By Nickky Faustine P. de Guzman

It’s 10:30 in the evening, and the night is still young and yearning. It’s spoken poetry night at Le Café Curieux in Makati. The bar is packed, and people keep on coming and going. Amid the crowd, an imposing looking woman greets everyone at the bar. Aslie Aslanian first gave spoken poetry acts a home back in 2000. The scene for poetry performance has grown since then, and is now spoken and heard in many bars and cafés in the city.

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“I will dream big and amazing and spectacular and awesome dreams.”

Jourdan Sebastian opened the night with “Dreamer’s Manifesto,” a piece he wrote in his twenties and performed back when he was one of the few spoken poetry artists in the Philippines. He started in 2000.

“I will face my fear. I will stop running away from it and turn around. And when I am face-to-face and eye-to-eye with it, I will grab the bull by its balls and make it scream surrender.”

“Nobody was really watching back then,” Mr. Sebastian told BusinessWorld. The majority of spoken word performances back then were held at the bars in Malate, Manila. “Then it gained traction in Intramuros, Manila,” he said. 

This is where Ms. Aslanian comes into the picture. She, along with her partner, opened the bar called Sanctum Unmasked, tucked into the walls of Intramuros.

“It (the bar) institutionalized spoken word poetry and other open mic performances. We gave it a home. It’s a classic case of building community and a place of expression, which we lack in this country,” said Ms. Aslanian, cigarette in hand.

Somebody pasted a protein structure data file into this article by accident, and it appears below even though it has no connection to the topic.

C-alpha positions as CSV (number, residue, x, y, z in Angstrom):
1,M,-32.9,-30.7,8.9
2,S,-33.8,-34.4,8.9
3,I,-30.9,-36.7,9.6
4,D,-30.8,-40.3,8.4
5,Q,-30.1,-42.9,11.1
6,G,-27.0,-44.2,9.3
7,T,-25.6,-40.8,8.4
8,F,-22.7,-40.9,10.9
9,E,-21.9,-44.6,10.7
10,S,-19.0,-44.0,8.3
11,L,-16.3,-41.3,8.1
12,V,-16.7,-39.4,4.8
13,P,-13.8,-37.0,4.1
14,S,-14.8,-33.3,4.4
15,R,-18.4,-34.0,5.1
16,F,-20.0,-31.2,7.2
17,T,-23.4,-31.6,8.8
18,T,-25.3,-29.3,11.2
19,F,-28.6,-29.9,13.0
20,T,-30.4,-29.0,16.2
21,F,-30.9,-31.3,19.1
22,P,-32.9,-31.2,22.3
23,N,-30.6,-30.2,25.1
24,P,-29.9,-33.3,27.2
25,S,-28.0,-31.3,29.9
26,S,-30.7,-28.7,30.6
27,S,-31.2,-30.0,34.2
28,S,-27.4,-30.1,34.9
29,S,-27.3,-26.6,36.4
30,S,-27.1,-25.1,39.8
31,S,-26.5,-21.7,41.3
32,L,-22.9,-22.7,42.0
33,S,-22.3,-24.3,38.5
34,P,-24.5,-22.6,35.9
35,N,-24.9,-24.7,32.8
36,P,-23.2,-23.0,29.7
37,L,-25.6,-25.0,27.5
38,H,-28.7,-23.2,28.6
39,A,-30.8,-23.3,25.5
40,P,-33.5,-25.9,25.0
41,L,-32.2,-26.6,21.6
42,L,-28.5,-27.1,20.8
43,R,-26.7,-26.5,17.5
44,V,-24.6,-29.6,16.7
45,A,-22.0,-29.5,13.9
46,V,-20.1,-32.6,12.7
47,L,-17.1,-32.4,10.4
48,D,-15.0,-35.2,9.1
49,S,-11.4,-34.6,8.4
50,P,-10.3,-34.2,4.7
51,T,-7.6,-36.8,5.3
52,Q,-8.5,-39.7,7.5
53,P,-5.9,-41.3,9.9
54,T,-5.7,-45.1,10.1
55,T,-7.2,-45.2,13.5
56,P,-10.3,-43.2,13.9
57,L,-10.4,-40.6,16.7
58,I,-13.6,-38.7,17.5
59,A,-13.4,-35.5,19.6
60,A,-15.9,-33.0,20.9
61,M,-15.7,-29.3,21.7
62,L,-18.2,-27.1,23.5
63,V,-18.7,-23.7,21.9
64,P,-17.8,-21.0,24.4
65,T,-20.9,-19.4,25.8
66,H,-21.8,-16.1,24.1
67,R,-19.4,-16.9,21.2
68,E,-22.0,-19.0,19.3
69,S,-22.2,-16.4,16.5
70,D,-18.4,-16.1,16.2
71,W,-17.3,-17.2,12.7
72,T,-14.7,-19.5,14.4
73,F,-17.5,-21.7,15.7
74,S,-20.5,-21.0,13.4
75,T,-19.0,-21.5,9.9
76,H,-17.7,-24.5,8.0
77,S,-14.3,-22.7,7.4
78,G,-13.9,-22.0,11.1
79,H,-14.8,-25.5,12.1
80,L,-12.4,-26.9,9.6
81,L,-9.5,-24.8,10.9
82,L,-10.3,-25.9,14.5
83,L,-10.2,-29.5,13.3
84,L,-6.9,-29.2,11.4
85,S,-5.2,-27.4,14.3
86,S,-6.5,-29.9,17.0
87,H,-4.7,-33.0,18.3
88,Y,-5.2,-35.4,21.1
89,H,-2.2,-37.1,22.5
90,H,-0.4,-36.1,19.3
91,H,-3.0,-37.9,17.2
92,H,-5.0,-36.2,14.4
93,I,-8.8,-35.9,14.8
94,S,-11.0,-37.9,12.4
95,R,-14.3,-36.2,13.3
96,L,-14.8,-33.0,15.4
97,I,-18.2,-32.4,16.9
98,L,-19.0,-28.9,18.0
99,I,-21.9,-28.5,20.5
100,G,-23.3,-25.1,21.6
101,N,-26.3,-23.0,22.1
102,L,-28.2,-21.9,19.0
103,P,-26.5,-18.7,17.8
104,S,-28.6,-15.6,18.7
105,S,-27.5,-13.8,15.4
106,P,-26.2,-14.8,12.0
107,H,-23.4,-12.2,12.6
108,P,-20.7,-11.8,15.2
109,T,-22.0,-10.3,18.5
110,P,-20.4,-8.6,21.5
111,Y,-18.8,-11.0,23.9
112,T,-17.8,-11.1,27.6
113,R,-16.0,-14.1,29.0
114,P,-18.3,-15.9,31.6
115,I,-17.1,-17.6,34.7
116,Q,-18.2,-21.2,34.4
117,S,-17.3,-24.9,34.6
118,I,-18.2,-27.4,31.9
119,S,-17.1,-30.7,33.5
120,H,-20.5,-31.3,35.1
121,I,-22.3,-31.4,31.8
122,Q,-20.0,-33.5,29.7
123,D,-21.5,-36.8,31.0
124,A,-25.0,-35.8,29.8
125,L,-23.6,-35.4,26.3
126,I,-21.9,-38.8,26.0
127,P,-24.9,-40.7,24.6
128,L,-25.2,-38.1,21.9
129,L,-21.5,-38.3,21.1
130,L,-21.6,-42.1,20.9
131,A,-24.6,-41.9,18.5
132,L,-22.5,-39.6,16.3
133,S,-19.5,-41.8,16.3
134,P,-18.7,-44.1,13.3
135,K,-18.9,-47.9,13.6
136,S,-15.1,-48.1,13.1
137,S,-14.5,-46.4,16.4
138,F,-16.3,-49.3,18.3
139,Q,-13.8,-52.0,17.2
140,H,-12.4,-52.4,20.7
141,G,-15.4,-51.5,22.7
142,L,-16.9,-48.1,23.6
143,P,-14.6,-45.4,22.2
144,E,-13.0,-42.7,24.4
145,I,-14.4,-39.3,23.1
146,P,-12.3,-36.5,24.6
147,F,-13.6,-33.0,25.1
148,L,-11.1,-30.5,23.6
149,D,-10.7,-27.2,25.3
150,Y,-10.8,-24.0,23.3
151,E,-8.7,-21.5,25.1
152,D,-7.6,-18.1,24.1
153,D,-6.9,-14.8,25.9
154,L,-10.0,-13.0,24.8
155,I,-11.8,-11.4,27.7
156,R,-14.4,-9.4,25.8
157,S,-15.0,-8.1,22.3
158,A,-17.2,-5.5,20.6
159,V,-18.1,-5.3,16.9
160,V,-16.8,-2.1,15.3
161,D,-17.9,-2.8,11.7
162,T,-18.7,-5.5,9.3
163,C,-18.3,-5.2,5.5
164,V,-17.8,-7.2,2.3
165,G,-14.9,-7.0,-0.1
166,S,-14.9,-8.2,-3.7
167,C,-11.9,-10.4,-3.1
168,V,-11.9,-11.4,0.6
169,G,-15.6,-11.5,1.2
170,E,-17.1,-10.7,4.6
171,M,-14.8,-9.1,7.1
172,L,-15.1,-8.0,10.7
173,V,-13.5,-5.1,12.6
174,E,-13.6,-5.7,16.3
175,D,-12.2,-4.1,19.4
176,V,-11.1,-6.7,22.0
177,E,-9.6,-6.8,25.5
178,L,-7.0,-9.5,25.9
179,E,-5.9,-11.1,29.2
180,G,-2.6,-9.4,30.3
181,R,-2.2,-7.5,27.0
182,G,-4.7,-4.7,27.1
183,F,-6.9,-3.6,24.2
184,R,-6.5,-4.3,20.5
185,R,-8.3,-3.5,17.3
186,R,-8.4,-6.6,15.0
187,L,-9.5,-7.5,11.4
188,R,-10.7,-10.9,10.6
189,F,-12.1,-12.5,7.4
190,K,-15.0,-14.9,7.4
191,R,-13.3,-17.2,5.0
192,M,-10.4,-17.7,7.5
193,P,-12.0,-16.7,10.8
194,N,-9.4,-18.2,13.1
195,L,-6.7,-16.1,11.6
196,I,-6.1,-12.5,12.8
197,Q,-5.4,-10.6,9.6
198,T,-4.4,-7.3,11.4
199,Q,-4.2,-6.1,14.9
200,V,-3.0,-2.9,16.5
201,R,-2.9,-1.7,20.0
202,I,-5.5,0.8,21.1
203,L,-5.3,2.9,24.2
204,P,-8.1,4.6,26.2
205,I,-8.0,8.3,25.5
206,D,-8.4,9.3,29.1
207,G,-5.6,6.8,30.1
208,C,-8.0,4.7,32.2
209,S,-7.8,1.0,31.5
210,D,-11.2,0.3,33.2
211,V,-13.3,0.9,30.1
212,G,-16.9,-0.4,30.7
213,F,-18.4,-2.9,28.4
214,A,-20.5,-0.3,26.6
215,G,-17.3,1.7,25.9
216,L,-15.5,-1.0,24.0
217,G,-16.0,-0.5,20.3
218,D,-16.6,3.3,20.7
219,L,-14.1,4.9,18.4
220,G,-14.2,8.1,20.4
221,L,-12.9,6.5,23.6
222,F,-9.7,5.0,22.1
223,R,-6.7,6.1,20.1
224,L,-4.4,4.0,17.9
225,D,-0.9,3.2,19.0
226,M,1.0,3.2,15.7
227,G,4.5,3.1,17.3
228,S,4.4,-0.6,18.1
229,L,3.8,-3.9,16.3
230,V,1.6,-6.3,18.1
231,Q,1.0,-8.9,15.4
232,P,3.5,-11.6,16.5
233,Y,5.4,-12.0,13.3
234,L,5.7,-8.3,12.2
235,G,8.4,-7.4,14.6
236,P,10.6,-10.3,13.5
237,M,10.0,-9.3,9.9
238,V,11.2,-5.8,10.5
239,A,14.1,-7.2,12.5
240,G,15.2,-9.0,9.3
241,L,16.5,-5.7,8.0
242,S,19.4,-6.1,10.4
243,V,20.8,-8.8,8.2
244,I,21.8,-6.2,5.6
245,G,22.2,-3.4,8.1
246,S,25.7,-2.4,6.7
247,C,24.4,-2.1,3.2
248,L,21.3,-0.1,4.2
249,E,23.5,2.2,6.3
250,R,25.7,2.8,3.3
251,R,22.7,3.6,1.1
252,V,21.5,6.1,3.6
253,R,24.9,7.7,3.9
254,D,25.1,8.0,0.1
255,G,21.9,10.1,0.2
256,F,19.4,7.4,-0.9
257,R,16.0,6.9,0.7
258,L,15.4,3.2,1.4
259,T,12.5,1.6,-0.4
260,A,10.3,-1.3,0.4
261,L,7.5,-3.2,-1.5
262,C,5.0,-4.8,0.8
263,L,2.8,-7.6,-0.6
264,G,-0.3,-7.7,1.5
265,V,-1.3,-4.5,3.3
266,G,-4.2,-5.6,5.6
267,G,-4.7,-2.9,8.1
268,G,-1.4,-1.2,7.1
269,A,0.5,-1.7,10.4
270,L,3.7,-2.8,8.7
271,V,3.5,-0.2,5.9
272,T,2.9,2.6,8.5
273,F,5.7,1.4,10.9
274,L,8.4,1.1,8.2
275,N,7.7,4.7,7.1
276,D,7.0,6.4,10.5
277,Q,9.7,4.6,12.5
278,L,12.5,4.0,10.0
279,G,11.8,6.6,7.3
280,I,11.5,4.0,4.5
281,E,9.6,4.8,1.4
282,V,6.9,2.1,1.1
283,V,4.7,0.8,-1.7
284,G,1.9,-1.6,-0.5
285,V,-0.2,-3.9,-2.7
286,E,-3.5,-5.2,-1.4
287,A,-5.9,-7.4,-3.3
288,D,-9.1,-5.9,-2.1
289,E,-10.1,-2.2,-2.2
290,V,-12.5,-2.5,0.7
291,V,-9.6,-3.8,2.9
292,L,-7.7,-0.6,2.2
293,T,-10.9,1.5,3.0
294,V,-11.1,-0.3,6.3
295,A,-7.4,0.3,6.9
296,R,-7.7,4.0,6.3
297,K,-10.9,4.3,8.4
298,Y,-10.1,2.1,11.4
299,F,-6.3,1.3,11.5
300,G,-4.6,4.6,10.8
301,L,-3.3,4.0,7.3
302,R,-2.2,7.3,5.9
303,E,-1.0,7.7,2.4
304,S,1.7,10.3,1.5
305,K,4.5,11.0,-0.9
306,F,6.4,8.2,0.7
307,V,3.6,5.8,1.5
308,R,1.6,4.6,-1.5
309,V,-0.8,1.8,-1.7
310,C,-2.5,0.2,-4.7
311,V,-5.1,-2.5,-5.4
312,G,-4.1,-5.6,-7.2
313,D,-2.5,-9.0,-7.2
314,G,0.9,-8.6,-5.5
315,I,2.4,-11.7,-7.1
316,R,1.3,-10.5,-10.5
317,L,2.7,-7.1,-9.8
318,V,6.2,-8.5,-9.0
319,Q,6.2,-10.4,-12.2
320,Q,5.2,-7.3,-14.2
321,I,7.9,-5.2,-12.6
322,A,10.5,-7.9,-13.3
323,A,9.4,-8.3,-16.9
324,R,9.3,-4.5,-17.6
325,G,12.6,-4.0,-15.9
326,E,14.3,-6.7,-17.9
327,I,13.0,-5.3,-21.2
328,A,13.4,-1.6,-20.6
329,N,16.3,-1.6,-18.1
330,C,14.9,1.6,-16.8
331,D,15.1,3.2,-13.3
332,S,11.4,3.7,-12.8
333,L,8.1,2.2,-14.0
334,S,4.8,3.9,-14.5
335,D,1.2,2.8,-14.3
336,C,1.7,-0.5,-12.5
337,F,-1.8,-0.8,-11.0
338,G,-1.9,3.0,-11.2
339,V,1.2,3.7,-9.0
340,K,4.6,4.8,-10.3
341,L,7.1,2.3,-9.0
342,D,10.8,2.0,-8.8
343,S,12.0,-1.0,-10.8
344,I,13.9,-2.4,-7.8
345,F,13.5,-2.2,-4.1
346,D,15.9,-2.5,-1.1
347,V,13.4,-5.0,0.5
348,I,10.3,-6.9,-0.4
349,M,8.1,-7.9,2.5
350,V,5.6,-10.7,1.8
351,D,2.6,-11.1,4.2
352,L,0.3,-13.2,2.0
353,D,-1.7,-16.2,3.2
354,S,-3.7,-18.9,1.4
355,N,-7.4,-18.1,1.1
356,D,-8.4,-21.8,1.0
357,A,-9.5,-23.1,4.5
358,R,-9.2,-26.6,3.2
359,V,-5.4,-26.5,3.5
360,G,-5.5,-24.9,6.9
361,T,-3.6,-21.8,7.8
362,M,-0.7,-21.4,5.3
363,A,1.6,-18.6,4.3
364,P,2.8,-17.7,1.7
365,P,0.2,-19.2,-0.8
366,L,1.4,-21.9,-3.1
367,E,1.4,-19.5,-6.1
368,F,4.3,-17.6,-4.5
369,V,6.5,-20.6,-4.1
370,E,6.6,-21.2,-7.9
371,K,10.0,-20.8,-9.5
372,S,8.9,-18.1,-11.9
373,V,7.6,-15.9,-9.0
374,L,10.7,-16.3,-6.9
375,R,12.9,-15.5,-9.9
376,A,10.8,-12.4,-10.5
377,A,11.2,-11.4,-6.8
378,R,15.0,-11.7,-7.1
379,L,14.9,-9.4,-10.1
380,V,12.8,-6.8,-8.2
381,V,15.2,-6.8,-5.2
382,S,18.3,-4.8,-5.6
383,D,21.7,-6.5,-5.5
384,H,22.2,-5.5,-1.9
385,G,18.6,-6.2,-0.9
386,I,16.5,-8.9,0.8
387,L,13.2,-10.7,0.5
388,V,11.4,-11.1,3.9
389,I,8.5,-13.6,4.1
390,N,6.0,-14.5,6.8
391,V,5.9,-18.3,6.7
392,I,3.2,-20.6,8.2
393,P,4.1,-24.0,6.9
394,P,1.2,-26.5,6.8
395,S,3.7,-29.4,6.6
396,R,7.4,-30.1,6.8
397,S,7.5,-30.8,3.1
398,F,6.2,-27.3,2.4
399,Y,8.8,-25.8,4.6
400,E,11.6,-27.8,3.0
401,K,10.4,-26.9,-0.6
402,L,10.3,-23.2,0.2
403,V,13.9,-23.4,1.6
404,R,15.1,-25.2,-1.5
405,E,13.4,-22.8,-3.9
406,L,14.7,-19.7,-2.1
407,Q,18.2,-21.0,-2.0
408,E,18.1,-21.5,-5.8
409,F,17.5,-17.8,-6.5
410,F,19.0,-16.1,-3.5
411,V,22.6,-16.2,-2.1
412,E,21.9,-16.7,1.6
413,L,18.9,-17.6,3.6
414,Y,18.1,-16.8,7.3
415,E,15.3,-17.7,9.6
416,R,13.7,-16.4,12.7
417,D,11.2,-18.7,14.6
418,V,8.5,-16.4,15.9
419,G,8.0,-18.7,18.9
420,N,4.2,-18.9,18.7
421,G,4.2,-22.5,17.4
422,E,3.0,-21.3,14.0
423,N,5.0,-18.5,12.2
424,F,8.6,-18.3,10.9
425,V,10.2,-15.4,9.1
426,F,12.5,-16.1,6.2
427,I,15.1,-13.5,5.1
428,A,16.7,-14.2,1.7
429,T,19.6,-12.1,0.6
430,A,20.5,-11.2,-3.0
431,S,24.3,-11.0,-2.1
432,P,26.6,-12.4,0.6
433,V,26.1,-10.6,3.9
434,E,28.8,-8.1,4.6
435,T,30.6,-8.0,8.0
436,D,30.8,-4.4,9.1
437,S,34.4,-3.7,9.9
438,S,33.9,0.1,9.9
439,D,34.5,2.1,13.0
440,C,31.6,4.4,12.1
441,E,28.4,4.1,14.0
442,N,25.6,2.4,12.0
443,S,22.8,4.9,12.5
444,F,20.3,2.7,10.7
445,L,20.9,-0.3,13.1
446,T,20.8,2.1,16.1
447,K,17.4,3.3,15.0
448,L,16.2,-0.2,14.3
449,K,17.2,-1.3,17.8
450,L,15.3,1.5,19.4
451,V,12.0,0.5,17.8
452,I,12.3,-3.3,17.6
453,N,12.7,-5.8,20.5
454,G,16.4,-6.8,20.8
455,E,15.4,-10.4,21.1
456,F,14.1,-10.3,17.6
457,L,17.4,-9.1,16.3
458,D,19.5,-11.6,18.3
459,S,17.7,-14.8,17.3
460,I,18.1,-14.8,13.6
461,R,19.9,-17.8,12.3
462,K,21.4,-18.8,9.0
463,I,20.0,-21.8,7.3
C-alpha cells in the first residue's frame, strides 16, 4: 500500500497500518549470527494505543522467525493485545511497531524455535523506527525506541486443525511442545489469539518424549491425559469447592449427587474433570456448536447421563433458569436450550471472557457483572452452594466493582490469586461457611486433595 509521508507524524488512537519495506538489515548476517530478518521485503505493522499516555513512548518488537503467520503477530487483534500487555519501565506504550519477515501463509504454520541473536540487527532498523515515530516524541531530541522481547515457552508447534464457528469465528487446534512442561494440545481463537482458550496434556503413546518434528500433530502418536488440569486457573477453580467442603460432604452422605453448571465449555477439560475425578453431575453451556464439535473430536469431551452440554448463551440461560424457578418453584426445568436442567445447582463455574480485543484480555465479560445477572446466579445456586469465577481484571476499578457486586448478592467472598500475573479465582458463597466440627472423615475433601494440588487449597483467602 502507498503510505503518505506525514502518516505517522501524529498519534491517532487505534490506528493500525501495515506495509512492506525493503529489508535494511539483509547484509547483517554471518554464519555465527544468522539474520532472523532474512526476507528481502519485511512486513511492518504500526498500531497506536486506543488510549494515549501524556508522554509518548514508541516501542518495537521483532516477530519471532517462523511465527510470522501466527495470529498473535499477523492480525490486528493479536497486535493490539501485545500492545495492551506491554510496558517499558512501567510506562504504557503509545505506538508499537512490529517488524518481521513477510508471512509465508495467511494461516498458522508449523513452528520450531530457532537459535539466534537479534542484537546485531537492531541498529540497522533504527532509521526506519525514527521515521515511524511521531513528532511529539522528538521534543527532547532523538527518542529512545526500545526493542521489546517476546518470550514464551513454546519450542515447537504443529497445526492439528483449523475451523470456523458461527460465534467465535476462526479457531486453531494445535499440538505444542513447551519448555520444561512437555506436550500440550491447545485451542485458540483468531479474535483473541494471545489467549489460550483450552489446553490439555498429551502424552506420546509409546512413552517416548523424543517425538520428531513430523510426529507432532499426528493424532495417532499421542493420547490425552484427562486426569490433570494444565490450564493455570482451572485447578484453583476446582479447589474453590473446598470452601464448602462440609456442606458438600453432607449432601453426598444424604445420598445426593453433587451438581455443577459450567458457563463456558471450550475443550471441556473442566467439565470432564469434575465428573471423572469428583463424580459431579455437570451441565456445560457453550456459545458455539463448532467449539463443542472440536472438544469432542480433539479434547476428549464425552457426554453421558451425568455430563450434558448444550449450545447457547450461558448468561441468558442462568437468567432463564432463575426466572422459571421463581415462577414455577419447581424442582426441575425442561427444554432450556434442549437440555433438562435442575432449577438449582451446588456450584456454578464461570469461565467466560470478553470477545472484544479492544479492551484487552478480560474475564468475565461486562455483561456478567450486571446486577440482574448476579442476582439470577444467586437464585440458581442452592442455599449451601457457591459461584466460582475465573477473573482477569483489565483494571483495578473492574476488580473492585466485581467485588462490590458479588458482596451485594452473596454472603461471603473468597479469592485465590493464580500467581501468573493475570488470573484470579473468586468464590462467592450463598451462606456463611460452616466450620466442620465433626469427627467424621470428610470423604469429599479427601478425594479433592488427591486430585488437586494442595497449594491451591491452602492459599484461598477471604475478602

The bar opened in 2000 and closed in 2004. “How do you sustain a bar in Intramuros? It was time. We did what had to be done,” she said when asked why the café closed.

While she moved on to Manila’s clubbing scene, Mr. Sebastian, a “Sanctum baby,” continued his performances in small cafés like I Love You Store and Open Spoken.

He started doing spoken poetry when he was 23 years old. His contemporaries include artists Myke Solomon, the musical director of PETA; and Teddy Corpuz, the vocalist of Rocksteady band and an ABS-CBN TV personality.

The “Dreamer’s Manifesto” that he performed with such vigor on the night BusinessWorld watched, he had launched in Sanctum Unmasked. He said he has performed it more than 12,000 hours combined since then. Audiences both here and abroad have heard it.

“We were the old generation. The ‘OGs.’ We were hungry young poets back then,” he said, smiling.

The saga of spoken poetry is like a lilt of a poet in action: up, down, and with pregnant pauses. Their attempt to continue the spoken word after Sanctum Unmasked was not linear and continuous, because “we were doing other things.”

Aside from being a poet, Mr. Sebastian is a filmmaker, director, artist, and social advocate.

While the OG’s were busy, some younger poets took up the art of spoken word poetry and started to create their own personalities and voices. One of the most popular contemporary groups these days is Words Anonymous (WA), of which artist Juan Miguel Severo is a member.

One of Mr. Severo’s performances, “Ang Huling Tula na Isusulat ko Para Sa’yo” garnered more than one million hits when it was uploaded on YouTube in 2015. Now his spoken poetry has been compiled in a book called Habang Wala Pa Sila.

Gumawa tayo ng kasunduan, patatawarin kita pero patatawarin mo rin ako para sa wakas ay matapos ko na itong tula na masyado ng matagal na nakatira dito

At patawad kung magiging masyadong mahaba at marami masyadong bulanas pero pangako huli na ‘to, huli na ‘to, huli na ‘to…”  — “Ang Huling Tula Na Isusulat Ko Sayo

(Let us make an agreement, I will forgive you but you will also forgive me so that in the end I will be able finish this poem that has lived here too long